THE PRICE OF A DREAM: The Story of the Grameen Bank, and the Idea That Is Helping the Poor to Change Their Lives.

THE PRICE OF A DREAM: The Story of the Grameen Bank, and the Idea That Is Helping the Poor to Change Their Lives.

Ronald Bailey

By David Bornstein. Simon & Schuster. 360 pp. $25

Read Time:
2m 6sec

A real page turner on economic development? Unlikely as it may sound, that is exactly what Bornstein, a free-lance journalist, has produced. His subject, the Grameen Bank, was founded by an irrepressible economics professor from Bangladesh named Muhammed Yunus. Educated at Vanderbilt University, Yunus was teaching at Chittagong University in his native country in 1976 when he first got the idea that the poor remain poor because they have no access to the resources that would enable them to improve their lot— they can’t get there from here. So, beginning with the impoverished residents of a nearby village, Yunus began practicing "capitalism with a social conscience."

Yunus’s idea was to jump-start the development process by making "micro-loans" of $10, $25, or $50 to landless or near-landless peasants. Borrowers formed teams of five for the purpose of mutually guaranteeing the loans taken out by each. If any member defaulted, no other member of that team could ever again receive a loan from the Grameen Bank. Peer pressure did the rest. The borrowers used the money to establish themselves as peddlers, vegetable gardeners, seamstresses, or dairy farmers. More than 90 percent of the borrowers were women, because their poverty is most acute and they are the primary providers of care to children. The idea worked astonishingly well. By 1995, the Grameen Bank had two million borrowers in Bangladesh and 90 percent of its stock was held by borrowers (who are required to buy shares). While still dependent on donors, the bank is close to self-sustaining.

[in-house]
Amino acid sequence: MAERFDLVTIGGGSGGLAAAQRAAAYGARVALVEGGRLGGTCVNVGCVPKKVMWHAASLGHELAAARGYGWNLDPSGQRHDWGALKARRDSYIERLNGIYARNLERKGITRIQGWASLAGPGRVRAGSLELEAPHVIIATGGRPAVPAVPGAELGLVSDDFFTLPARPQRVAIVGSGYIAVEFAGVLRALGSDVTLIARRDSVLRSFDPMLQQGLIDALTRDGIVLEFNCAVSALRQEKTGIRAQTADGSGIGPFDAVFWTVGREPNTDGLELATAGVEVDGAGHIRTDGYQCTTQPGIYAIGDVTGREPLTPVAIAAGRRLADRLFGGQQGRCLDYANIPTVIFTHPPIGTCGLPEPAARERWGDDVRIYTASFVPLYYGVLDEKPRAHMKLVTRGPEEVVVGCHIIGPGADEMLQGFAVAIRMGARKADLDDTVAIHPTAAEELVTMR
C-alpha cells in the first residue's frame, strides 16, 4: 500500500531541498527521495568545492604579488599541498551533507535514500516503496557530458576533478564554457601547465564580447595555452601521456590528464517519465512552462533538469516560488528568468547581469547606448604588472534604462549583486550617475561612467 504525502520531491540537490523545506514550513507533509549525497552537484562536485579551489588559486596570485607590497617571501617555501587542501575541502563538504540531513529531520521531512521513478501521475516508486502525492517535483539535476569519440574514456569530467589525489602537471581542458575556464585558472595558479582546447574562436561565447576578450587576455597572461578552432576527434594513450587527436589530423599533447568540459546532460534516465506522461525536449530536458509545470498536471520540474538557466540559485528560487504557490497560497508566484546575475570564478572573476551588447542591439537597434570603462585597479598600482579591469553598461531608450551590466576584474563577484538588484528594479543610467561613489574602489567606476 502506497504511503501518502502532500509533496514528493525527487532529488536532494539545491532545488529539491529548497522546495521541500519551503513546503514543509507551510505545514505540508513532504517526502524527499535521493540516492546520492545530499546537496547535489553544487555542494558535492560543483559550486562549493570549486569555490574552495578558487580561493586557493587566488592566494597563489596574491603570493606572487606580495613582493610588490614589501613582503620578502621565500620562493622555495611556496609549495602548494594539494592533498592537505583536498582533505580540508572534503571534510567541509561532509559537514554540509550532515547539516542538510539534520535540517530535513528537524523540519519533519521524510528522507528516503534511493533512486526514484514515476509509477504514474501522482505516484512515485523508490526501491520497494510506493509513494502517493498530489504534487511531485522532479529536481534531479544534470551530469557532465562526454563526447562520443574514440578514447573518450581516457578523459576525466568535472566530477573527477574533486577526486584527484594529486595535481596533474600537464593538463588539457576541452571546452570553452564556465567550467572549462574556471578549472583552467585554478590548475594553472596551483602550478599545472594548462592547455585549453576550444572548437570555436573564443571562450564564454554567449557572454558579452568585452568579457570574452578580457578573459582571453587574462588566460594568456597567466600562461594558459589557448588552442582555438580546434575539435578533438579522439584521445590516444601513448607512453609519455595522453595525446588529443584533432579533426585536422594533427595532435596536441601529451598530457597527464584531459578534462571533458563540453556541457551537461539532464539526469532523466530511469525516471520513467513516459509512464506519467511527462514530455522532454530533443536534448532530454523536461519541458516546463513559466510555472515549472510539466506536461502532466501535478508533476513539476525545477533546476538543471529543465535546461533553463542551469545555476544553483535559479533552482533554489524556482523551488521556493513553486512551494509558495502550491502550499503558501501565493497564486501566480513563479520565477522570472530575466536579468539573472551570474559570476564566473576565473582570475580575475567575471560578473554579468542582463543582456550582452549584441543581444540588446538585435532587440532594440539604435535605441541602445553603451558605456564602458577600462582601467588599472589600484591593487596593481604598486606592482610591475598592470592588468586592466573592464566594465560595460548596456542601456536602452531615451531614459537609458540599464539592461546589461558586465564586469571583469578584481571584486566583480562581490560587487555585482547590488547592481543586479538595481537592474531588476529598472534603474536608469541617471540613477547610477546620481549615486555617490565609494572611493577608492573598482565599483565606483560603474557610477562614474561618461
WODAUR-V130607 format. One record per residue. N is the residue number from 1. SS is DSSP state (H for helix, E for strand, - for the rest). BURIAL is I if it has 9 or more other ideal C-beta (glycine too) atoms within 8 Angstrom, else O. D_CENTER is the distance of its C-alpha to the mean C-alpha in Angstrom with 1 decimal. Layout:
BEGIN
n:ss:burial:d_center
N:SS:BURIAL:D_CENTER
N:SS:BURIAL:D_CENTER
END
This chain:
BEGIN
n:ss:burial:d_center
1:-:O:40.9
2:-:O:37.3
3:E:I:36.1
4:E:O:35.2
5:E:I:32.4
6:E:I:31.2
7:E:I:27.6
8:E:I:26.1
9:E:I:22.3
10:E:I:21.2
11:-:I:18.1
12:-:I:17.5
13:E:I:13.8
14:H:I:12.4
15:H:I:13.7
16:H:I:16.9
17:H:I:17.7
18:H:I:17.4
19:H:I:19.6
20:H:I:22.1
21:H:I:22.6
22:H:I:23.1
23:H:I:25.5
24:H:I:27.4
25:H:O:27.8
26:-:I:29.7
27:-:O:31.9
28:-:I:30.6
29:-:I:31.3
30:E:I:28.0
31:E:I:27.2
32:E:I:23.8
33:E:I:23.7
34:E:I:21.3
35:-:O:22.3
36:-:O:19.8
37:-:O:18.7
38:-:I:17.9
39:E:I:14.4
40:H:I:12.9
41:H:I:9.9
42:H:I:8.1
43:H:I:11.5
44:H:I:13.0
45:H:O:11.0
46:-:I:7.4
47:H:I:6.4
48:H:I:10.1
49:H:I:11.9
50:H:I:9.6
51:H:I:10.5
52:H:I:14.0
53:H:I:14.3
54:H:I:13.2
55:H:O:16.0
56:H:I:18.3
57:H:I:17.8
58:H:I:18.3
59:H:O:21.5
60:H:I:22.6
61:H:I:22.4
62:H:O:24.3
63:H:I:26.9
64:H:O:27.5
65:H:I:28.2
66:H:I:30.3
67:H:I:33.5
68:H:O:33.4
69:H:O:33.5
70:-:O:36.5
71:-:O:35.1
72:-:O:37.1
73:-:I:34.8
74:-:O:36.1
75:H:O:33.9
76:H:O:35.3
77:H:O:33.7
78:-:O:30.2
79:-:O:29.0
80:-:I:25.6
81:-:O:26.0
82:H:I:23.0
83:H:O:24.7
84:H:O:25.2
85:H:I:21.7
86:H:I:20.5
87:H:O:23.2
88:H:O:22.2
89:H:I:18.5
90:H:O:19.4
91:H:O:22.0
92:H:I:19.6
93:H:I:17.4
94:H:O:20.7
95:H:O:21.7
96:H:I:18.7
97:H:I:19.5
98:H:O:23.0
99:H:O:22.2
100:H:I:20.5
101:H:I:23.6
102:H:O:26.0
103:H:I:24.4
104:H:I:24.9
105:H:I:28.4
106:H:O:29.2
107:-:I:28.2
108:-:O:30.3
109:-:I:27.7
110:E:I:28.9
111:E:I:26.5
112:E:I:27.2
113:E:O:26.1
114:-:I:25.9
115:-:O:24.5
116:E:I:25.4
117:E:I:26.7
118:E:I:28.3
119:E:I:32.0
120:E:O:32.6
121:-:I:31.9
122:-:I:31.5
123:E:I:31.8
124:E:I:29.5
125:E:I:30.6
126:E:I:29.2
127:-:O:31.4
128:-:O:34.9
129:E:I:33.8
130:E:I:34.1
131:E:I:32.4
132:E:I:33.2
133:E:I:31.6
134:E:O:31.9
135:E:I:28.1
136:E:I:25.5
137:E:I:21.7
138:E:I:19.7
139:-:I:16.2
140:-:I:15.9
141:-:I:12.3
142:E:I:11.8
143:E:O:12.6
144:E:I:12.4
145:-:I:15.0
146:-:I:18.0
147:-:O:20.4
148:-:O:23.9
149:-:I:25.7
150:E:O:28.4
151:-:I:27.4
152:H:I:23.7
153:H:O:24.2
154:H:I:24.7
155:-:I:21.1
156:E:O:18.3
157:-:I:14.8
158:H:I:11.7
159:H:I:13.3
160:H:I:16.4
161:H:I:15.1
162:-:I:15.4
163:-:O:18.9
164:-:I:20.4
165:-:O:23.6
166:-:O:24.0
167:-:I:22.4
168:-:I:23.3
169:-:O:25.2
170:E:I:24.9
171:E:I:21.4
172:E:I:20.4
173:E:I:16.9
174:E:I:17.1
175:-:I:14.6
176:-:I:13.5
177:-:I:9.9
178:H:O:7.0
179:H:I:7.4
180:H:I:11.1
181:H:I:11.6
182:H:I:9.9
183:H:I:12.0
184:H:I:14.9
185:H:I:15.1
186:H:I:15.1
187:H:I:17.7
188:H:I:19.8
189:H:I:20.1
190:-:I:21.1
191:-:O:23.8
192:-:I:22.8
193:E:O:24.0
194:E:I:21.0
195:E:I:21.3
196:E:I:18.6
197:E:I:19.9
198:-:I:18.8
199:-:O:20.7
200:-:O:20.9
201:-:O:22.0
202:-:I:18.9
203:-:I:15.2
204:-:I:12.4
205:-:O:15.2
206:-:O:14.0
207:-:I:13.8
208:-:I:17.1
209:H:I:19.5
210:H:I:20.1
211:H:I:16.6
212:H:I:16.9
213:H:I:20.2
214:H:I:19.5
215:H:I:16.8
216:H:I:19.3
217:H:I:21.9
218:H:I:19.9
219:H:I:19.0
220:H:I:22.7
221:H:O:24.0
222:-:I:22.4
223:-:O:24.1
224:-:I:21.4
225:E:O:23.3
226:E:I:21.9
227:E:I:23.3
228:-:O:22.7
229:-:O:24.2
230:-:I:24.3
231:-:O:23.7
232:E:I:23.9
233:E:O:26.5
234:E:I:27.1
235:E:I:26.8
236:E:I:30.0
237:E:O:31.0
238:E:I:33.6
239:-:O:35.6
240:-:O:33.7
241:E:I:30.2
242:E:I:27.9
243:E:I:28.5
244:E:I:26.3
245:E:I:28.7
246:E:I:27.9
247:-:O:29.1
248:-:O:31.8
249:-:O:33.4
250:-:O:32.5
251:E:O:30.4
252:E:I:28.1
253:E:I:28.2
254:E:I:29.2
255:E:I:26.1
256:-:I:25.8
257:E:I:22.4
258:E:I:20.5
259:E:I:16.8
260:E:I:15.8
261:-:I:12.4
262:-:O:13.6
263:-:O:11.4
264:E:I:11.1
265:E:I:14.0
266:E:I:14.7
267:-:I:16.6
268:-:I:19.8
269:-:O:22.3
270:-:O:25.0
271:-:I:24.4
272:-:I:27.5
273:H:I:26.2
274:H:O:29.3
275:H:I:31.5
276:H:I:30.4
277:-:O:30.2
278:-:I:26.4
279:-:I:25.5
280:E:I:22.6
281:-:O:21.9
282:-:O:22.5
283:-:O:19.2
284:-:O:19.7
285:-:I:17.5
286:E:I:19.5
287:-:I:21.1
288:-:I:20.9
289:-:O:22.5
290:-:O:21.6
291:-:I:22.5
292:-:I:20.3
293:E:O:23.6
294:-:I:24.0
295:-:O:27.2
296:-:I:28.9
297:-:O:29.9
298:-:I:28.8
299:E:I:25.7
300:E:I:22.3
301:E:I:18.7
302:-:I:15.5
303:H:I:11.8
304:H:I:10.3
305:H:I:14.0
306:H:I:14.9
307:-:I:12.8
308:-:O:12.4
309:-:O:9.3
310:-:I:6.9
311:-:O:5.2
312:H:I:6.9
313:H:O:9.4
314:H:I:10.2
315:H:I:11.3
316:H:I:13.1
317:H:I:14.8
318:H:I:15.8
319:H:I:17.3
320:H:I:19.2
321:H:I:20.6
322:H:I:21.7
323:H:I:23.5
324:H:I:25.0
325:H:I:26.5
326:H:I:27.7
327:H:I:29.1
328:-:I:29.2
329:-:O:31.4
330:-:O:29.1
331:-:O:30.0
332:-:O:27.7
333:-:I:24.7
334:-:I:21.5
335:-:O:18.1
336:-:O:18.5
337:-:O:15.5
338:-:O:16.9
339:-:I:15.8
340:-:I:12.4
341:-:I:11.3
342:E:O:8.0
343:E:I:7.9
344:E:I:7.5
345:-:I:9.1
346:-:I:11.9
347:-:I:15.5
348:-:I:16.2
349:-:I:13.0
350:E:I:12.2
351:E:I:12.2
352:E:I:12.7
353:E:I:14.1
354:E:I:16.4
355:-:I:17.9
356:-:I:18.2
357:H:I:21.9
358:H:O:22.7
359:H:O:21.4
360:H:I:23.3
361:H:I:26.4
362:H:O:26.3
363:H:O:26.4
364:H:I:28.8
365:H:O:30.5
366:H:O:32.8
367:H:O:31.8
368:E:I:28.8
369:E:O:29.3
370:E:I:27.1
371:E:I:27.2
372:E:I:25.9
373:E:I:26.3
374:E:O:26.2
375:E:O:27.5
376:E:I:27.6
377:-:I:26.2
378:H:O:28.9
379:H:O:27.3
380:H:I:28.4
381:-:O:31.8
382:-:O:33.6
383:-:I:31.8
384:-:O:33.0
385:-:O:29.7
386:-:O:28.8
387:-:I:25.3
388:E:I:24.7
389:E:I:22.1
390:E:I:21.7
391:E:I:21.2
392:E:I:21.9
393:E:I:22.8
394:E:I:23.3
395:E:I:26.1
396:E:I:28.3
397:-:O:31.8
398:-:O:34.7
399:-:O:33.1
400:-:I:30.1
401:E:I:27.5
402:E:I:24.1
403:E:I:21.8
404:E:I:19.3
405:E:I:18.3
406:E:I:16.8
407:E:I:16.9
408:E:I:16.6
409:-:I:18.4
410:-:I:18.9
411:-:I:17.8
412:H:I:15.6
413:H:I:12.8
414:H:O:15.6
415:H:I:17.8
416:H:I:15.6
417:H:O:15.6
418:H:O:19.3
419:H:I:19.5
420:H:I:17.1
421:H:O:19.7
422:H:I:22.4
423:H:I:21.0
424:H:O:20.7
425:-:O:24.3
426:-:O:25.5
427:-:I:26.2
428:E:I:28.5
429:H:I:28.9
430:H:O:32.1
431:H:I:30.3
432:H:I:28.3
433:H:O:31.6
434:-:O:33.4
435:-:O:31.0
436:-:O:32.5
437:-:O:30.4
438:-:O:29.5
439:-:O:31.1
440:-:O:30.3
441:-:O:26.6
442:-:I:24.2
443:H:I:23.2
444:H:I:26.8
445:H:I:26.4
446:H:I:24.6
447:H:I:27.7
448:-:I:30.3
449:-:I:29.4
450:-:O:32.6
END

What’s missing from Bornstein’s otherwise fine reporting is a sense of the broader institutional arrangements in the Bangladeshi economy. He mentions corruption in passing, but he neglects the vital issue, so pertinently raised by the Peruvian economist Hernando de Soto, of how government corruption and overregulation stunt the growth of grassroots entrepreneurship. The tough question is whether Grameen Bank borrowers will graduate from microenterprise into fully legal business operations, or whether they will be driven by bureaucratic red tape into the vast "informal economy."

Despite such gaps in his story, Bornstein makes it dramatically clear that the Grameen Bank has pioneered a far better way to help the poor than the massive, topdown schemes so long favored by the World Bank and other international development agencies. Already, several countries, including Chile, are attempting to replicate the bank’s success. Bornstein’s superb account may drum up even more business for Muhammed Yunus’s excellent idea.


More From This Issue